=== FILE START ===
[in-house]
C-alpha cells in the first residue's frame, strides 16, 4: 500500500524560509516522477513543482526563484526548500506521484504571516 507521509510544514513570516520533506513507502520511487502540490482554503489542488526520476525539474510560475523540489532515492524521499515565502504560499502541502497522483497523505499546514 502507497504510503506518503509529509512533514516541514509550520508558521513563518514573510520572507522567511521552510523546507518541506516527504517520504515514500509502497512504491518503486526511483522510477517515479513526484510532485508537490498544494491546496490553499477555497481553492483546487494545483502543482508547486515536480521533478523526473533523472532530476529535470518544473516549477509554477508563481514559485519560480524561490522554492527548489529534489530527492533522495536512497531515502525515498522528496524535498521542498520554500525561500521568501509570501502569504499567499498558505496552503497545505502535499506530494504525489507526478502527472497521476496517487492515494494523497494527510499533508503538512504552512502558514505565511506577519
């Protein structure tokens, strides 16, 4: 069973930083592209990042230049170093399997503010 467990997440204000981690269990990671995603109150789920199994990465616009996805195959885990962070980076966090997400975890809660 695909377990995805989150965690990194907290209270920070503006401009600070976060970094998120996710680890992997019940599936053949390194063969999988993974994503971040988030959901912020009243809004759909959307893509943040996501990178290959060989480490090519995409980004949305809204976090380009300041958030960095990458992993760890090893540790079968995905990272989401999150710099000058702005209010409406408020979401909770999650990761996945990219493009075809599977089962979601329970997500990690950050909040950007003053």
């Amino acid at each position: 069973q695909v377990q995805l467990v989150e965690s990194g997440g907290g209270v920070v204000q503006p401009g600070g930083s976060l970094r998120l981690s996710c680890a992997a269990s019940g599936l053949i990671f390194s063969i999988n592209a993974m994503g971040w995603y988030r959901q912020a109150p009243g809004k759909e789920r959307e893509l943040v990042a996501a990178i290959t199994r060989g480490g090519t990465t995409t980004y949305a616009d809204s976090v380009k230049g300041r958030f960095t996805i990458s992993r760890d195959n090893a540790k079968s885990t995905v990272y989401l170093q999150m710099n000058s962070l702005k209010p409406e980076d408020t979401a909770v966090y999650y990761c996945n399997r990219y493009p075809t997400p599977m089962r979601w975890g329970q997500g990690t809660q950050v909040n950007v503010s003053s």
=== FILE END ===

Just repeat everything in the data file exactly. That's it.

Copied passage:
[in-house]
C-alpha cells in the first residue's frame, strides 16, 4: 500500500524560509516522477513543482526563484526548500506521484504571516 507521509510544514513570516520533506513507502520511487502540490482554503489542488526520476525539474510560475523540489532515492524521499515565502504560499502541502497522483497523505499546514 502507497504510503506518503509529509512533514516541514509550520508558521513563518514573510520572507522567511521552510523546507518541506516527504517520504515514500509502497512504491518503486526511483522510477517515479513526484510532485508537490498544494491546496490553499477555497481553492483546487494545483502543482508547486515536480521533478523526473533523472532530476529535470518544473516549477509554477508563481514559485519560480524561490522554492527548489529534489530527492533522495536512497531515502525515498522528496524535498521542498520554500525561500521568501509570501502569504499567499498558505496552503497545505502535499506530494504525489507526478502527472497521476496517487492515494494523497494527510499533508503538512504552512502558514505565511506577519
């Protein structure tokens, strides 16, 4: 069973930083592209990042230049170093399997503010 467990997440204000981690269990990671995603109150789920199994990465616009996805195959885990962070980076966090997400975890809660 695909377990995805989150965690990194907290209270920070503006401009600070976060970094998120996710680890992997019940599936053949390194063969999988993974994503971040988030959901912020009243809004759909959307893509943040996501990178290959060989480490090519995409980004949305809204976090380009300041958030960095990458992993760890090893540790079968995905990272989401999150710099000058702005209010409406408020979401909770999650990761996945990219493009075809599977089962979601329970997500990690950050909040950007003053």
């Amino acid at each position: 069973q695909v377990q995805l467990v989150e965690s990194g997440g907290g209270v920070v204000q503006p401009g600070g930083s976060l970094r998120l981690s996710c680890a992997a269990s019940g599936l053949i990671f390194s063969i999988n592209a993974m994503g971040w995603y988030r959901q912020a109150p009243g809004k759909e789920r959307e893509l943040v990042a996501a990178i290959t199994r060989g480490g090519t990465t995409t980004y949305a616009d809204s976090v380009k230049g300041r958030f960095t996805i990458s992993r760890d195959n090893a540790k079968s885990t995905v990272y989401l170093q999150m710099n000058s962070l702005k209010p409406e980076d408020t979401a909770v966090y999650y990761c996945n399997r990219y493009p075809t997400p599977m089962r979601w975890g329970q997500g990690t809660q950050v909040n950007v503010s003053s």